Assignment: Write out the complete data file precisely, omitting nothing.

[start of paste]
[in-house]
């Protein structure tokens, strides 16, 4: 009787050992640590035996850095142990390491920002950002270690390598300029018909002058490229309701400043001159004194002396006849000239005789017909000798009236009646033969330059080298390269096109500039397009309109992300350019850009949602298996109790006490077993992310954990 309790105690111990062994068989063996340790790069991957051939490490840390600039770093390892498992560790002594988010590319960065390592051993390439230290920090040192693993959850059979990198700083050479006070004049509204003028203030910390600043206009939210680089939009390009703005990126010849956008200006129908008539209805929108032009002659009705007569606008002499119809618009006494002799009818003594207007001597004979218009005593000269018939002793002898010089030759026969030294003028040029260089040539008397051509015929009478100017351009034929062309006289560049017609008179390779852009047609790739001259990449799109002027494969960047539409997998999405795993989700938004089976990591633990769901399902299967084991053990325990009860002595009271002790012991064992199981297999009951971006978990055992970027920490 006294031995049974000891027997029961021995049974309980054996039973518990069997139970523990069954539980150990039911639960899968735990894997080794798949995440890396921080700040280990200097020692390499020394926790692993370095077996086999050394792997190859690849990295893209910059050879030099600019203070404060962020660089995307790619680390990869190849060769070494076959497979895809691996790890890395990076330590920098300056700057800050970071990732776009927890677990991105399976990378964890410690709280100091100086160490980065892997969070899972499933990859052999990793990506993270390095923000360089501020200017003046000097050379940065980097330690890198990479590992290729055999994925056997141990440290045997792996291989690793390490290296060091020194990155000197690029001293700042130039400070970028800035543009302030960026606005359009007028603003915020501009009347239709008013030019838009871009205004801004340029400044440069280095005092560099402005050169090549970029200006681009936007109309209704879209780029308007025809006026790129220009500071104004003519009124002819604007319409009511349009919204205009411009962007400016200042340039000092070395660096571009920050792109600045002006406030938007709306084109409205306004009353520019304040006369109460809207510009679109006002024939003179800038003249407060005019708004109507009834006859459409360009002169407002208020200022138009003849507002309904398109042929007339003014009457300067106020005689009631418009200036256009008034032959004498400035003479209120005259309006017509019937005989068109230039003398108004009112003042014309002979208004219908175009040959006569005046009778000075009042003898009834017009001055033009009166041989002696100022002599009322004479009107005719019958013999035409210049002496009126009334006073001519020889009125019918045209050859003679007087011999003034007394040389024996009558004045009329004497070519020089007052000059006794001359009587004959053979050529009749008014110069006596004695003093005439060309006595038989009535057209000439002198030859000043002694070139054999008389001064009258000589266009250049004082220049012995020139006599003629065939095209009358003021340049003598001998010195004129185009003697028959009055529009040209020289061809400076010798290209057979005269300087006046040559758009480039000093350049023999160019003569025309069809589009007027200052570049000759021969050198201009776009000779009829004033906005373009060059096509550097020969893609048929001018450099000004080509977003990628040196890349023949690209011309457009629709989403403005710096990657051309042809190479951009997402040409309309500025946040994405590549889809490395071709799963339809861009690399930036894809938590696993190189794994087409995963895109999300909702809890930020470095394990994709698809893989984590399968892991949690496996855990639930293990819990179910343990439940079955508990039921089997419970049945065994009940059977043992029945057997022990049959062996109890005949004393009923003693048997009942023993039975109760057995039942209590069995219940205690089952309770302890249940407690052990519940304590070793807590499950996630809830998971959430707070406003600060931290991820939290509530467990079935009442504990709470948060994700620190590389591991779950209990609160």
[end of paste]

[in-house]
């Protein structure tokens, strides 16, 4: 009787050992640590035996850095142990390491920002950002270690390598300029018909002058490229309701400043001159004194002396006849000239005789017909000798009236009646033969330059080298390269096109500039397009309109992300350019850009949602298996109790006490077993992310954990 309790105690111990062994068989063996340790790069991957051939490490840390600039770093390892498992560790002594988010590319960065390592051993390439230290920090040192693993959850059979990198700083050479006070004049509204003028203030910390600043206009939210680089939009390009703005990126010849956008200006129908008539209805929108032009002659009705007569606008002499119809618009006494002799009818003594207007001597004979218009005593000269018939002793002898010089030759026969030294003028040029260089040539008397051509015929009478100017351009034929062309006289560049017609008179390779852009047609790739001259990449799109002027494969960047539409997998999405795993989700938004089976990591633990769901399902299967084991053990325990009860002595009271002790012991064992199981297999009951971006978990055992970027920490 006294031995049974000891027997029961021995049974309980054996039973518990069997139970523990069954539980150990039911639960899968735990894997080794798949995440890396921080700040280990200097020692390499020394926790692993370095077996086999050394792997190859690849990295893209910059050879030099600019203070404060962020660089995307790619680390990869190849060769070494076959497979895809691996790890890395990076330590920098300056700057800050970071990732776009927890677990991105399976990378964890410690709280100091100086160490980065892997969070899972499933990859052999990793990506993270390095923000360089501020200017003046000097050379940065980097330690890198990479590992290729055999994925056997141990440290045997792996291989690793390490290296060091020194990155000197690029001293700042130039400070970028800035543009302030960026606005359009007028603003915020501009009347239709008013030019838009871009205004801004340029400044440069280095005092560099402005050169090549970029200006681009936007109309209704879209780029308007025809006026790129220009500071104004003519009124002819604007319409009511349009919204205009411009962007400016200042340039000092070395660096571009920050792109600045002006406030938007709306084109409205306004009353520019304040006369109460809207510009679109006002024939003179800038003249407060005019708004109507009834006859459409360009002169407002208020200022138009003849507002309904398109042929007339003014009457300067106020005689009631418009200036256009008034032959004498400035003479209120005259309006017509019937005989068109230039003398108004009112003042014309002979208004219908175009040959006569005046009778000075009042003898009834017009001055033009009166041989002696100022002599009322004479009107005719019958013999035409210049002496009126009334006073001519020889009125019918045209050859003679007087011999003034007394040389024996009558004045009329004497070519020089007052000059006794001359009587004959053979050529009749008014110069006596004695003093005439060309006595038989009535057209000439002198030859000043002694070139054999008389001064009258000589266009250049004082220049012995020139006599003629065939095209009358003021340049003598001998010195004129185009003697028959009055529009040209020289061809400076010798290209057979005269300087006046040559758009480039000093350049023999160019003569025309069809589009007027200052570049000759021969050198201009776009000779009829004033906005373009060059096509550097020969893609048929001018450099000004080509977003990628040196890349023949690209011309457009629709989403403005710096990657051309042809190479951009997402040409309309500025946040994405590549889809490395071709799963339809861009690399930036894809938590696993190189794994087409995963895109999300909702809890930020470095394990994709698809893989984590399968892991949690496996855990639930293990819990179910343990439940079955508990039921089997419970049945065994009940059977043992029945057997022990049959062996109890005949004393009923003693048997009942023993039975109760057995039942209590069995219940205690089952309770302890249940407690052990519940304590070793807590499950996630809830998971959430707070406003600060931290991820939290509530467990079935009442504990709470948060994700620190590389591991779950209990609160």